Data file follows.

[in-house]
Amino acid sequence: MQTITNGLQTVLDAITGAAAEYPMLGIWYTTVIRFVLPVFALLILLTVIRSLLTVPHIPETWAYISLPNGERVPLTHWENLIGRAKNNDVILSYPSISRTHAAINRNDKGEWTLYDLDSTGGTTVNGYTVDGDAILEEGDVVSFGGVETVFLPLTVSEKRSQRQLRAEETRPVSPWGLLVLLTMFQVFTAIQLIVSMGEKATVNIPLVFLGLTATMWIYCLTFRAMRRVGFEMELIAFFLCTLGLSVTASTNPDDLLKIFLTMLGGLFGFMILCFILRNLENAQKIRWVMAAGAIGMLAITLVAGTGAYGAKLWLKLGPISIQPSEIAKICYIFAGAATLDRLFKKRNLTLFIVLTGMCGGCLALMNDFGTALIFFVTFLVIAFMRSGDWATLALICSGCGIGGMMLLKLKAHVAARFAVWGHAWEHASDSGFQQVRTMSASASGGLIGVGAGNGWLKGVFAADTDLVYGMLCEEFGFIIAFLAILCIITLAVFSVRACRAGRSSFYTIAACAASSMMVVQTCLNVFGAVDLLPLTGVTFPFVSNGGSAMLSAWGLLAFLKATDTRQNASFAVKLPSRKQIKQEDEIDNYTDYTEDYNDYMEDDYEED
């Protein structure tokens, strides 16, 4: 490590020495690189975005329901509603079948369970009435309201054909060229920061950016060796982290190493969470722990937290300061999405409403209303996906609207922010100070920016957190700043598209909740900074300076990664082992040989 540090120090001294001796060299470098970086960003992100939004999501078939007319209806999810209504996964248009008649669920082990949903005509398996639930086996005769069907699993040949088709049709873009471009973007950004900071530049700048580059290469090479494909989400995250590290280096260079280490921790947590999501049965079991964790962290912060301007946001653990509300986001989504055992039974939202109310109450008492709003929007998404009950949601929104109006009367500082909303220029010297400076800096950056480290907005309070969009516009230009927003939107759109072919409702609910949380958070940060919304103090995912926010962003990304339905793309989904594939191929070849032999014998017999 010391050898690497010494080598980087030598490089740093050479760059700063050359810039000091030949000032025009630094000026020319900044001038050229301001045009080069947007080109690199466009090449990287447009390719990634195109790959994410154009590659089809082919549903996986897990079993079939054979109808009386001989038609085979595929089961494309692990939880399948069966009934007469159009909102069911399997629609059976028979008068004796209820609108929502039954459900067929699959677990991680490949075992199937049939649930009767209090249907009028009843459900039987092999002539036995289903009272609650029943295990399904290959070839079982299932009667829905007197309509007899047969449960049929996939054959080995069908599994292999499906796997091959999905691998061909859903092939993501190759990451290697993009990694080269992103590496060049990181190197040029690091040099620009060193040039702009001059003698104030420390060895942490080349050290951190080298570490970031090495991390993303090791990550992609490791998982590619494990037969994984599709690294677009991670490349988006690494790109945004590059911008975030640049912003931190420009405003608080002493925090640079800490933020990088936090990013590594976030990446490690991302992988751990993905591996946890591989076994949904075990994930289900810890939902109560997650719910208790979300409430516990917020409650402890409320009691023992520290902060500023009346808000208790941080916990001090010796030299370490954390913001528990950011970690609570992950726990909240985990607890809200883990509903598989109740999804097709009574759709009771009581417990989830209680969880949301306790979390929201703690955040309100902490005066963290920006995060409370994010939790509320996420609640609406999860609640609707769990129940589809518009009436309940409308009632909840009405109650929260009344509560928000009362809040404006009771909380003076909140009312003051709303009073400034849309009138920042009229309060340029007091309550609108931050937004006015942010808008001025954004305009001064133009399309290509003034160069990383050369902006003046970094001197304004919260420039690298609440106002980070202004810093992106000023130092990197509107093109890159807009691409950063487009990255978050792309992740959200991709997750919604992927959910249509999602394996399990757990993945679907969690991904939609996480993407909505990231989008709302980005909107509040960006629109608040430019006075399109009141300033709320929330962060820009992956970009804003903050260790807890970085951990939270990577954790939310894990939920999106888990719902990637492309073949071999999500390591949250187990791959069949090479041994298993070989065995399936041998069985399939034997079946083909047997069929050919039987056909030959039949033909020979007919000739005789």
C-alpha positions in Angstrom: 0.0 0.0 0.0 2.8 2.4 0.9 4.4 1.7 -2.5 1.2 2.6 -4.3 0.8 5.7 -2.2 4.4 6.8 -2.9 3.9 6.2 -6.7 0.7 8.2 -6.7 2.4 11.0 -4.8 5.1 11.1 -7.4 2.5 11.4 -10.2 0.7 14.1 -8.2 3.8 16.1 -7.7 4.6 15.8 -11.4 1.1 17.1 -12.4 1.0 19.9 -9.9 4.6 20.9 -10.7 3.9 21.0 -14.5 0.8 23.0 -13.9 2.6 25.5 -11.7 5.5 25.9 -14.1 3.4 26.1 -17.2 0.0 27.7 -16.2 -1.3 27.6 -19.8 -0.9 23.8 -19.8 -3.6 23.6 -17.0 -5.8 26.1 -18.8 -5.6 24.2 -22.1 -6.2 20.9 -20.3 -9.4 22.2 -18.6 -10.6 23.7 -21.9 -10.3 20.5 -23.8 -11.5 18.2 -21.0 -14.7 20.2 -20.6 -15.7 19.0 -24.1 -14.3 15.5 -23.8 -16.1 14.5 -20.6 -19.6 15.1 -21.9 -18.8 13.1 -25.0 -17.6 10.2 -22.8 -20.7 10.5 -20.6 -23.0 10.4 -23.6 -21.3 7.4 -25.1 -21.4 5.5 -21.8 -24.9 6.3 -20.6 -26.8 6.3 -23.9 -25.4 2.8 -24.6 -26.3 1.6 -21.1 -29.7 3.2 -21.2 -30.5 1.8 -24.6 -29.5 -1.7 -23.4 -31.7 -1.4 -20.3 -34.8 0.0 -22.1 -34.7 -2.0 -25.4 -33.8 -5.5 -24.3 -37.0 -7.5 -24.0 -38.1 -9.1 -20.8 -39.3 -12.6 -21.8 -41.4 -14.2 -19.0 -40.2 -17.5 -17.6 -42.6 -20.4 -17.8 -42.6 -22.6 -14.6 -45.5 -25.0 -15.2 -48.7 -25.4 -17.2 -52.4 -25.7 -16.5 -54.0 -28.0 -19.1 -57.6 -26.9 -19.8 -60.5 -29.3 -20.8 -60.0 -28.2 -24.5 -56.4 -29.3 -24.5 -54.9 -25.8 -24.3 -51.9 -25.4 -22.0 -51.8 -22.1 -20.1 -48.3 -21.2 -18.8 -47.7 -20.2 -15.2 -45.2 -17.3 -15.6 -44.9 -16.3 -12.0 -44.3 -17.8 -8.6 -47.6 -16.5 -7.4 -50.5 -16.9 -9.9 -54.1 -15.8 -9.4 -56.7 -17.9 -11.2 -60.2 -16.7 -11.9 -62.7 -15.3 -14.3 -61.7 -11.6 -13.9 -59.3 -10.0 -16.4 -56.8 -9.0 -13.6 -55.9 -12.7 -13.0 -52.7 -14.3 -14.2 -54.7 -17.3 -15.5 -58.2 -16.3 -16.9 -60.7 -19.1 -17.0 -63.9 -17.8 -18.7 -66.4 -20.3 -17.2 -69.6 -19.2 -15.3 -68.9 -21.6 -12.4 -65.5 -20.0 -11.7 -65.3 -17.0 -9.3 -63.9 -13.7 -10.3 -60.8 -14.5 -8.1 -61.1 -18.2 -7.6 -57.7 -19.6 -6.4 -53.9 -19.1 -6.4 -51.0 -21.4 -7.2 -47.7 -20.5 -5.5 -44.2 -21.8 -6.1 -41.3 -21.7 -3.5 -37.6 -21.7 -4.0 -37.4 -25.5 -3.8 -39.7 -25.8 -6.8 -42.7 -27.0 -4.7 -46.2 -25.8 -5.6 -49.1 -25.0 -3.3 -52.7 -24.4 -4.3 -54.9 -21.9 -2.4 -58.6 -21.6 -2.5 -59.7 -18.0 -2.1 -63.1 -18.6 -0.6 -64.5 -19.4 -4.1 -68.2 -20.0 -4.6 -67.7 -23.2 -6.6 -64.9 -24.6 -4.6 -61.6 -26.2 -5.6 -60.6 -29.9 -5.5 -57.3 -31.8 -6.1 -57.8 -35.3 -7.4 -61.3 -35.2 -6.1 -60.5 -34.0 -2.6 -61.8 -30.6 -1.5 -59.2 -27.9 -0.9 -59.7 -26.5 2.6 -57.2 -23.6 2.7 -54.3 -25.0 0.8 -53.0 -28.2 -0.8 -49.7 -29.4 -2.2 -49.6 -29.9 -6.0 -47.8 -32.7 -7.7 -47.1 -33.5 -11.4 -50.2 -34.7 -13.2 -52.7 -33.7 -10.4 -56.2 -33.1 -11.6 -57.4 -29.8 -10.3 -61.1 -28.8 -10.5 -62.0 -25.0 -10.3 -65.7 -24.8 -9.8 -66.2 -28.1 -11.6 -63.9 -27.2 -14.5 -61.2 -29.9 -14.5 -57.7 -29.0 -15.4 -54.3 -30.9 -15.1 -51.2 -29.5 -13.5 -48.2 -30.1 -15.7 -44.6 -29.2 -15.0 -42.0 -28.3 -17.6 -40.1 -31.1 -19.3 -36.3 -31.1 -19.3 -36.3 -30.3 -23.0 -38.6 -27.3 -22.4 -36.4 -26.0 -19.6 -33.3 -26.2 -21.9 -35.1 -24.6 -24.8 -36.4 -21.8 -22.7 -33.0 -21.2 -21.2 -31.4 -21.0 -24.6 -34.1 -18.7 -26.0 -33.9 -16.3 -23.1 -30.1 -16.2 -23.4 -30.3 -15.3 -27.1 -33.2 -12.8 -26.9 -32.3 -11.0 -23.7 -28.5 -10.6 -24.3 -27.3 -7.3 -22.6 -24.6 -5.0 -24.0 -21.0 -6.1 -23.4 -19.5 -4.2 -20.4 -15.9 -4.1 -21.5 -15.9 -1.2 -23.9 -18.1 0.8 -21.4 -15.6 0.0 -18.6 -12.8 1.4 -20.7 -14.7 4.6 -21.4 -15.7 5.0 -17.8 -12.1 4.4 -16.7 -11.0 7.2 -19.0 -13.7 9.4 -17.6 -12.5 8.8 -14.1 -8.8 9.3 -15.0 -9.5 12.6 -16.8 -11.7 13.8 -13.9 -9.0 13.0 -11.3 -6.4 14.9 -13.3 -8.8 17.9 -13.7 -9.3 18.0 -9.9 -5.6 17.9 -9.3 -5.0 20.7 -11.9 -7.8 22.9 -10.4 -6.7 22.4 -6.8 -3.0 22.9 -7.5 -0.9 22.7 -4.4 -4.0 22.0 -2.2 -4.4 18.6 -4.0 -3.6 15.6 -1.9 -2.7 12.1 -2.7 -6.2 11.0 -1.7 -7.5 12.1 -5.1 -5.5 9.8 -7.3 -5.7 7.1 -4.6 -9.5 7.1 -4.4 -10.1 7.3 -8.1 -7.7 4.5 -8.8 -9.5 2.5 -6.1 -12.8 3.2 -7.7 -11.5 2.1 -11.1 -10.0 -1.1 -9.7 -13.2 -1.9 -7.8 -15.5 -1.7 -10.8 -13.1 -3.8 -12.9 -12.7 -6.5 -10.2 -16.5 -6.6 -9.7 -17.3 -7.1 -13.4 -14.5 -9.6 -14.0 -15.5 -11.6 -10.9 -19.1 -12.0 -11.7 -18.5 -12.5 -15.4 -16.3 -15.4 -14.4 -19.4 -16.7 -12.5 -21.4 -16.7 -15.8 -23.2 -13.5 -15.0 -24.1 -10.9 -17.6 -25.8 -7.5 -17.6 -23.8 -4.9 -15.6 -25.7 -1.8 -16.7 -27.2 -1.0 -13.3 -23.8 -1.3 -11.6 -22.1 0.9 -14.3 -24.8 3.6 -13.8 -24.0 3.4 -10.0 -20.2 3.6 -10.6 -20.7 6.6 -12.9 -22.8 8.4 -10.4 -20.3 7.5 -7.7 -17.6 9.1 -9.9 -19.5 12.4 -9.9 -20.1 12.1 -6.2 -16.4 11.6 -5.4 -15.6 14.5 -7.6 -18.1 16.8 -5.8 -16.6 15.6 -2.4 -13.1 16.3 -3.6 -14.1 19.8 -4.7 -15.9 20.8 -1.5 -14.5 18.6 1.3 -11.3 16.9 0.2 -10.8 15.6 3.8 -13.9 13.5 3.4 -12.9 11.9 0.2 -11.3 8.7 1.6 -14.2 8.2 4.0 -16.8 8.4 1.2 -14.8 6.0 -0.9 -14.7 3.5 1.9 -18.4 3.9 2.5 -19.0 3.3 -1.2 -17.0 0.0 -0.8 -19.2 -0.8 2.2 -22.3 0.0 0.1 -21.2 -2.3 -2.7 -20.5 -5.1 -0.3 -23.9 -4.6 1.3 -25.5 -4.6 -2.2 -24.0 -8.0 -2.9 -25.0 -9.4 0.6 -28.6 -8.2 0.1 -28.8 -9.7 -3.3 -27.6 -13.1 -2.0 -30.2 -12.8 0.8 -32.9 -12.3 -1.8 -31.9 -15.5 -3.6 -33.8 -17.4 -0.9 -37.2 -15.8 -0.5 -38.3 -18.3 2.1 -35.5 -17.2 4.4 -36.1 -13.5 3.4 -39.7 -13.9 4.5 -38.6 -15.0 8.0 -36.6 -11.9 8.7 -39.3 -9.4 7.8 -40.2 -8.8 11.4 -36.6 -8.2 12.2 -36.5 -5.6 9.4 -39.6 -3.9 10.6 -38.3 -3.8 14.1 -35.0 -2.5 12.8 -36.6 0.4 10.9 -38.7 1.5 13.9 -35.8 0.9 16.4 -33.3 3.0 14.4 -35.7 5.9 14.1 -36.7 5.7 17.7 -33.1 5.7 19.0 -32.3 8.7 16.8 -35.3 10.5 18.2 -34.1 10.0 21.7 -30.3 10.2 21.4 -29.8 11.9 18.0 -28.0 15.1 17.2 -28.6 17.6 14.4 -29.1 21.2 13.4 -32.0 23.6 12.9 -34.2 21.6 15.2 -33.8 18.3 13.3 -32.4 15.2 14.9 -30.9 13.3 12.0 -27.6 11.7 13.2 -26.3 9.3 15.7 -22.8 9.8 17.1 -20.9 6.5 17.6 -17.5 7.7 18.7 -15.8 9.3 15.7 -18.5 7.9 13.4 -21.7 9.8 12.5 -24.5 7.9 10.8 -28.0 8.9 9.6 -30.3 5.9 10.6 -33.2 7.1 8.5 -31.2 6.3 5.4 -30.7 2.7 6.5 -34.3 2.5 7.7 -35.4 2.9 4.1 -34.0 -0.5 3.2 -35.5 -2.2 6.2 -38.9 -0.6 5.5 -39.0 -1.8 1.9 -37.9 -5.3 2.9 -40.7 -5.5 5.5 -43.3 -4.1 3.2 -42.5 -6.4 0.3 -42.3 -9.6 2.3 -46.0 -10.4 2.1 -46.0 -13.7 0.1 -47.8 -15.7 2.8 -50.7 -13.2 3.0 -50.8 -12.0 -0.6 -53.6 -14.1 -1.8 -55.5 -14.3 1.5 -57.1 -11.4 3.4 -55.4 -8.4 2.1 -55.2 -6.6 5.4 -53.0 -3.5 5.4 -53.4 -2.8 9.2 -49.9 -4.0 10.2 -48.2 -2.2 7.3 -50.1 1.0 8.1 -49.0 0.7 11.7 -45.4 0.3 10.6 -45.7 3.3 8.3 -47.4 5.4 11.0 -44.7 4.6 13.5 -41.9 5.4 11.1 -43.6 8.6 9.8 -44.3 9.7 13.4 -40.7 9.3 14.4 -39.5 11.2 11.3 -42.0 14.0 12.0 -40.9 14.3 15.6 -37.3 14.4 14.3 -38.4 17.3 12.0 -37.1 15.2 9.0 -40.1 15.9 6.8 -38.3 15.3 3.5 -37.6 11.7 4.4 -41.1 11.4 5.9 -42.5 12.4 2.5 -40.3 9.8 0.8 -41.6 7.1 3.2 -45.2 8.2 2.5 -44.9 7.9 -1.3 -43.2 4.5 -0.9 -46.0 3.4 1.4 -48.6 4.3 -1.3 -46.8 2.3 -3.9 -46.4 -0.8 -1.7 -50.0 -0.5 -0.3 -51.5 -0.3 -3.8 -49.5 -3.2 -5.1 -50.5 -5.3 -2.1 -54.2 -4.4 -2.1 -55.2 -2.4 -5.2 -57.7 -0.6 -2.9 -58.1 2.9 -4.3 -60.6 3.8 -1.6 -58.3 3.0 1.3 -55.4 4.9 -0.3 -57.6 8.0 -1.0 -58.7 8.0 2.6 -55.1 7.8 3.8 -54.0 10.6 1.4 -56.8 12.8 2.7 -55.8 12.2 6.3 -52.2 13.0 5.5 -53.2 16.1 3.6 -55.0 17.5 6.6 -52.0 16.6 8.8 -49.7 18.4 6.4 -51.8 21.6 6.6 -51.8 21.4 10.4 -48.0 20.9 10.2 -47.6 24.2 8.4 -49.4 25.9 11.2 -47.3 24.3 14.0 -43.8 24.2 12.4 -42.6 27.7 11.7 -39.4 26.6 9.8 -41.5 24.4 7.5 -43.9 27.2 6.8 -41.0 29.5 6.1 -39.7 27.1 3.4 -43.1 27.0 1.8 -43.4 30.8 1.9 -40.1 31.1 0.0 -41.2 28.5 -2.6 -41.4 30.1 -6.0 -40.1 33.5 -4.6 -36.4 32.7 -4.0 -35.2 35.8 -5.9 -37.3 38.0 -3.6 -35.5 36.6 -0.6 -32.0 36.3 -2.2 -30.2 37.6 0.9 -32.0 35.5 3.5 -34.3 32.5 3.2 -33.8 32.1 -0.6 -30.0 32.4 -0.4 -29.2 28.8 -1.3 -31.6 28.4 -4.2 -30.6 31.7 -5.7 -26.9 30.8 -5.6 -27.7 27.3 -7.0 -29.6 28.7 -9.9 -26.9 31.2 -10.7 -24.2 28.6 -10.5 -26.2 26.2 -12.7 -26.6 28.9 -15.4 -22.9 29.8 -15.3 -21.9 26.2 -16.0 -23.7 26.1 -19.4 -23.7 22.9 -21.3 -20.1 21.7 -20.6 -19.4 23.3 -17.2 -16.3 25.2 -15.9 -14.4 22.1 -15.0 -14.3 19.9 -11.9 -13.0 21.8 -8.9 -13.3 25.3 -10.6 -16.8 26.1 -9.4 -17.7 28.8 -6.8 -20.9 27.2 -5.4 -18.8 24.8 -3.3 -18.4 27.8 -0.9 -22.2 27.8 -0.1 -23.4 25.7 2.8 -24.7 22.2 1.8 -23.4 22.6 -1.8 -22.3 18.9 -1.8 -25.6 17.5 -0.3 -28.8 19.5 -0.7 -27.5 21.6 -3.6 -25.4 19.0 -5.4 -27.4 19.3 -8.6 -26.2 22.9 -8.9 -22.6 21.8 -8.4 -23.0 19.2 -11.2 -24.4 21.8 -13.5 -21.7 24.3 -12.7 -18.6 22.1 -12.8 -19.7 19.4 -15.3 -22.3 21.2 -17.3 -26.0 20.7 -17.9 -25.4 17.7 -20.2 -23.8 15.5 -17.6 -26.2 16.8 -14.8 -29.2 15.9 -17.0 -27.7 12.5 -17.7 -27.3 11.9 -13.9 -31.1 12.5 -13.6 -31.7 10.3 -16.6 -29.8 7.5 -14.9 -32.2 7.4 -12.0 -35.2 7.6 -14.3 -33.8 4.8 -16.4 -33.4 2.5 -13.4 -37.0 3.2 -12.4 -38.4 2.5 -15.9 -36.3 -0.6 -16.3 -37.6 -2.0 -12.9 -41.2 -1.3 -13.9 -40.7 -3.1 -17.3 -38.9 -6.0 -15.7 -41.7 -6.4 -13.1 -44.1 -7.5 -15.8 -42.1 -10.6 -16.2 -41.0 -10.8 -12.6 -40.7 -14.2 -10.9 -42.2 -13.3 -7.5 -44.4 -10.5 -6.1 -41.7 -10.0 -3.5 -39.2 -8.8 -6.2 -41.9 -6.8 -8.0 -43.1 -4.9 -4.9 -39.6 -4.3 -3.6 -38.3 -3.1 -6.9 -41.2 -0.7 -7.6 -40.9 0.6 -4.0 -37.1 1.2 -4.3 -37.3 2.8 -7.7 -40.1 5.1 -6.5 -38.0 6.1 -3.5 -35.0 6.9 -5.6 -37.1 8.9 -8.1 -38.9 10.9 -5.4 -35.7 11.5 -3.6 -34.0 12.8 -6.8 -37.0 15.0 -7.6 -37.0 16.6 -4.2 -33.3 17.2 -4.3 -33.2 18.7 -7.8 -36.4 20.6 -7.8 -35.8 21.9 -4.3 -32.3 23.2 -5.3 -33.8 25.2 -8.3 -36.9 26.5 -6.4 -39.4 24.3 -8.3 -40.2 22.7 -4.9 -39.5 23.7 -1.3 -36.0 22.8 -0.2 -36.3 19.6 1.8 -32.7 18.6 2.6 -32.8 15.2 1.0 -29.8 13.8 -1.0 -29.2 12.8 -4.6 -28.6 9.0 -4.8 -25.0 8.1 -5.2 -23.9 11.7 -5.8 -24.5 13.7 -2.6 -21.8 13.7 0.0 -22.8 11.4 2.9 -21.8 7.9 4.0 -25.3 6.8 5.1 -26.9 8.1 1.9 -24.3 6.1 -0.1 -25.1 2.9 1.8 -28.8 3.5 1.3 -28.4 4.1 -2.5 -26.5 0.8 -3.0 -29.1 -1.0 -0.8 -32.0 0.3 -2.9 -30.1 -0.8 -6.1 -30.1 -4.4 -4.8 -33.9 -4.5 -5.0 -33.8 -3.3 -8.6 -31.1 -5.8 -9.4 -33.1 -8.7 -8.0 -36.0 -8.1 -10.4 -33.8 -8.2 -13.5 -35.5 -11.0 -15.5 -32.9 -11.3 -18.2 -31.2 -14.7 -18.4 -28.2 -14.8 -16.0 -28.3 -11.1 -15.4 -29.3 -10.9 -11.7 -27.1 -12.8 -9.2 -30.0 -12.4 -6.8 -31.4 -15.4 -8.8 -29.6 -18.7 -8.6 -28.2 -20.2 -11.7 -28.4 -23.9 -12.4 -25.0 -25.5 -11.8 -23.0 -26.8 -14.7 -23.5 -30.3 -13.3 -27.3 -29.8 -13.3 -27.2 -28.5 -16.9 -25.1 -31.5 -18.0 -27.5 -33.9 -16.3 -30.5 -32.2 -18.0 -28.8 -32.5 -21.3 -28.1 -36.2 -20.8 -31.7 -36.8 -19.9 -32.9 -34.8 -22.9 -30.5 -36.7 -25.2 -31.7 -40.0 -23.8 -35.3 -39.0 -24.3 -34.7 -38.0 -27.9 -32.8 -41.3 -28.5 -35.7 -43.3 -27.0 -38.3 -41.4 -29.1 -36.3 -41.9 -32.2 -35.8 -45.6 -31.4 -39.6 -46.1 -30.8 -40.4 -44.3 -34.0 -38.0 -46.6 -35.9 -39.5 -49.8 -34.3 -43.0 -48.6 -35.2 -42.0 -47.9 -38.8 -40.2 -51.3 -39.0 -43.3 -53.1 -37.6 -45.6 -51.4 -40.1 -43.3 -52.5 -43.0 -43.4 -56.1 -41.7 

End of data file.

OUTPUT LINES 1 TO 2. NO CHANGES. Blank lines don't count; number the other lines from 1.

[in-house]
Amino acid sequence: MQTITNGLQTVLDAITGAAAEYPMLGIWYTTVIRFVLPVFALLILLTVIRSLLTVPHIPETWAYISLPNGERVPLTHWENLIGRAKNNDVILSYPSISRTHAAINRNDKGEWTLYDLDSTGGTTVNGYTVDGDAILEEGDVVSFGGVETVFLPLTVSEKRSQRQLRAEETRPVSPWGLLVLLTMFQVFTAIQLIVSMGEKATVNIPLVFLGLTATMWIYCLTFRAMRRVGFEMELIAFFLCTLGLSVTASTNPDDLLKIFLTMLGGLFGFMILCFILRNLENAQKIRWVMAAGAIGMLAITLVAGTGAYGAKLWLKLGPISIQPSEIAKICYIFAGAATLDRLFKKRNLTLFIVLTGMCGGCLALMNDFGTALIFFVTFLVIAFMRSGDWATLALICSGCGIGGMMLLKLKAHVAARFAVWGHAWEHASDSGFQQVRTMSASASGGLIGVGAGNGWLKGVFAADTDLVYGMLCEEFGFIIAFLAILCIITLAVFSVRACRAGRSSFYTIAACAASSMMVVQTCLNVFGAVDLLPLTGVTFPFVSNGGSAMLSAWGLLAFLKATDTRQNASFAVKLPSRKQIKQEDEIDNYTDYTEDYNDYMEDDYEED